Slots at Racetracks May Revive Ohio Horseracing Parks
Ohio voters may have a chance to approve or reject expanded gambling this November. If the ballot initiative passes, it would amend the state constitution to allow slot machines at the state's horseracing tracks plus two locations in Cleveland. Proponents are marketing the idea as free college tuition. Critics say it's merely another plan by racetrack owners to increase profits.
Scioto Downs, just south of Columbus, has been home to harness racing for more than 45 years. But like a lot of other race courses, the track's hay days seem to have come and gone.
An older-model Cadillac carries the starting gate away from a line of sulkies while a sparse crowd in the otherwise empty grandstand watches horses race toward the homestretch.
Scioto Downs, nearby Beulah Park and five other Ohio racetracks may see something of a revival if voters approve the installation of up to 3,500 video slot machines at each site.
"The whole prospect reverts us back 35 years ago or 30 years ago when we were considered a major league track. At that time they used to call us 'Little Saratoga.'"
Charles Ruma, the president of Beulah Park says the amendment could restore the thoroughbred racetrack's glory days.
"Today we're paying about $50,000 a day for purses," Ruma says. In the future, if this gets passed, we'll be paying $200,000 a day. And all of a sudden the competition will get a lot better and we'll see a lot more high-quality animals showing up so you get a lot more wagering."
The racecourse owners would get a majority of the new profits. But under their Learn and Earn plan, 45% of the take would go to fund college tuition accounts for Ohio students. Dave Zanotti, director of the public policy group Ohio Roundtable, says he's opposed to the plan because, he says, it's un-constitutional.
You have 7 racetracks and two developers that are basically creating an amendment that will give them a monopoly on the casino business in Ohio," Zanotti says. "And for state and local purposes, a tax-free monopoly as well, something that no other state has."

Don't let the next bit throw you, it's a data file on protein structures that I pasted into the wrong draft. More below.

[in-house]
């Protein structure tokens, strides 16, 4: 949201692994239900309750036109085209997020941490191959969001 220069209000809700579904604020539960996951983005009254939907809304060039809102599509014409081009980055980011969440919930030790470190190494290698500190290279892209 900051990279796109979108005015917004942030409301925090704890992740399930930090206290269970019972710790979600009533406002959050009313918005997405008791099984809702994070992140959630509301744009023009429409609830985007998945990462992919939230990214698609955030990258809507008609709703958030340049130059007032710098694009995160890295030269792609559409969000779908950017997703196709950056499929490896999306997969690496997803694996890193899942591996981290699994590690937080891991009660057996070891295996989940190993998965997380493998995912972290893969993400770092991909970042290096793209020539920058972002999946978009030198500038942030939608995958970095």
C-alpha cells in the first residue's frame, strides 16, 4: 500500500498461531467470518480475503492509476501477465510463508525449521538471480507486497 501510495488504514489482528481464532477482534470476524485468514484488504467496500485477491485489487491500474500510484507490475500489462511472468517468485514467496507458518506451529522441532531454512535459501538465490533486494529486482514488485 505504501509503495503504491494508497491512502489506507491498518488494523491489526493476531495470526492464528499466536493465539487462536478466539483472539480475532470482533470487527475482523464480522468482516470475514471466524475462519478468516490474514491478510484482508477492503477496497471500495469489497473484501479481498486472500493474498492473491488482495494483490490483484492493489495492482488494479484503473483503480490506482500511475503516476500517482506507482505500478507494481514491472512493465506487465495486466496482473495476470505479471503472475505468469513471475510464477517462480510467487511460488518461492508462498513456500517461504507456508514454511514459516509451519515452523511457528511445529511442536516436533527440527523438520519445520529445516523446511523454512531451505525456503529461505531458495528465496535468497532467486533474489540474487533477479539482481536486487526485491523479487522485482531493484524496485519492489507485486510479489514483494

But Learn and Earn spokeswoman Linda Siefkas says rejecting the amendment means a substantial amount of money will be lost to neighboring states.
"There will be an estimated $1 billion a year set aside in the scholarship program," Siefkas says. "That's how much gambling is going on in Ohio that is wagered in Indiana, Michigan, West Virginia, soon to be Pennsylvania, and Windsor, Ontario. So we know we lose millions across our borders with people that are already gaming, and enjoying that with the slot machines. We want to recapture that in Ohio for social good in Ohio."
Beulah Park's Charles Ruma says he's seen how expanded gaming has turned other venues around. The once fading West Virginia racecourse known as Waterford Park is now called Mountaineer.
Mountaineer has 3,800 slot machines, an entertainment facility, a 6 story hotel, a spa, and they're planning a golf course," Ruma says. "And all of a sudden their purses are among the highest on the East Coast."
But the addition of slot machines at race tracks could siphon money away from other gaming such as the Ohio Lottery. Created by the legislature in 1974, the lottery's revenue funds about 5 percent of the budget for K-through-12 education. Mardele Cohen is the lottery's communications director.
"People only have so much discretionary money," Cohen says. "So it only makes sense the more opportunities that are out there, you know there's only so much money and one would imagine that we would take a hit."
Ohio Roundtable's Dave Zanotti is even more skeptical. He calls Learn and Earn's financial calculations "bogus" and "a scam." And he warns that expanded gambling would open the door to tribal casinos, hurting racetrack profits and derailing the Learn and Earn plan.